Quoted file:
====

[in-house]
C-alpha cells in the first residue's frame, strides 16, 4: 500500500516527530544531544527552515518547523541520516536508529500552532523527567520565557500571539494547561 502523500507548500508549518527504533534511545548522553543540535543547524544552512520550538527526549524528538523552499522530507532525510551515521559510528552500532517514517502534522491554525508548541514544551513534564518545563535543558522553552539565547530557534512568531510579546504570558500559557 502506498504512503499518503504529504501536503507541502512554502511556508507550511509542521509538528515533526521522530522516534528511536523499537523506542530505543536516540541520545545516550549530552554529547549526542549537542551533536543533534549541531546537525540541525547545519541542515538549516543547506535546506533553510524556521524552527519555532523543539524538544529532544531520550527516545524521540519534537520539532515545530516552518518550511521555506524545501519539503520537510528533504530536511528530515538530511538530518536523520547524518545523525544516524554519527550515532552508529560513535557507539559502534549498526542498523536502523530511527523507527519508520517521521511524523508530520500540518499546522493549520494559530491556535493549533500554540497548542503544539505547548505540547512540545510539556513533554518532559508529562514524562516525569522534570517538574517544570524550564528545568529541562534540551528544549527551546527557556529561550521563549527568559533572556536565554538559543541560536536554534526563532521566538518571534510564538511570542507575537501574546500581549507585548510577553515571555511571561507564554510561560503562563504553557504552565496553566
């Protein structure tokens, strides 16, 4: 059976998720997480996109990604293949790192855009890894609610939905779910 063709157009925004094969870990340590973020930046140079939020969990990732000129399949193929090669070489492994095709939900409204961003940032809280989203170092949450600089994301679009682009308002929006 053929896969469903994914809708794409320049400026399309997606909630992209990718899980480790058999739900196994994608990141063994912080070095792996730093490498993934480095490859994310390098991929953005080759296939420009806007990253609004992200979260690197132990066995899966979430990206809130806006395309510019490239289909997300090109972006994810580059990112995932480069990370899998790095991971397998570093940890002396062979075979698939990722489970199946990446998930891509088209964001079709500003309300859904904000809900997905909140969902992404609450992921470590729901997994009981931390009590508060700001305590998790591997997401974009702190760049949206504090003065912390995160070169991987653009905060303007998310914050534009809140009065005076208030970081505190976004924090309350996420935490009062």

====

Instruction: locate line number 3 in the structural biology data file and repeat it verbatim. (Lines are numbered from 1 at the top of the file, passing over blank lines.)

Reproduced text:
């Protein structure tokens, strides 16, 4: 059976998720997480996109990604293949790192855009890894609610939905779910 063709157009925004094969870990340590973020930046140079939020969990990732000129399949193929090669070489492994095709939900409204961003940032809280989203170092949450600089994301679009682009308002929006 053929896969469903994914809708794409320049400026399309997606909630992209990718899980480790058999739900196994994608990141063994912080070095792996730093490498993934480095490859994310390098991929953005080759296939420009806007990253609004992200979260690197132990066995899966979430990206809130806006395309510019490239289909997300090109972006994810580059990112995932480069990370899998790095991971397998570093940890002396062979075979698939990722489970199946990446998930891509088209964001079709500003309300859904904000809900997905909140969902992404609450992921470590729901997994009981931390009590508060700001305590998790591997997401974009702190760049949206504090003065912390995160070169991987653009905060303007998310914050534009809140009065005076208030970081505190976004924090309350996420935490009062």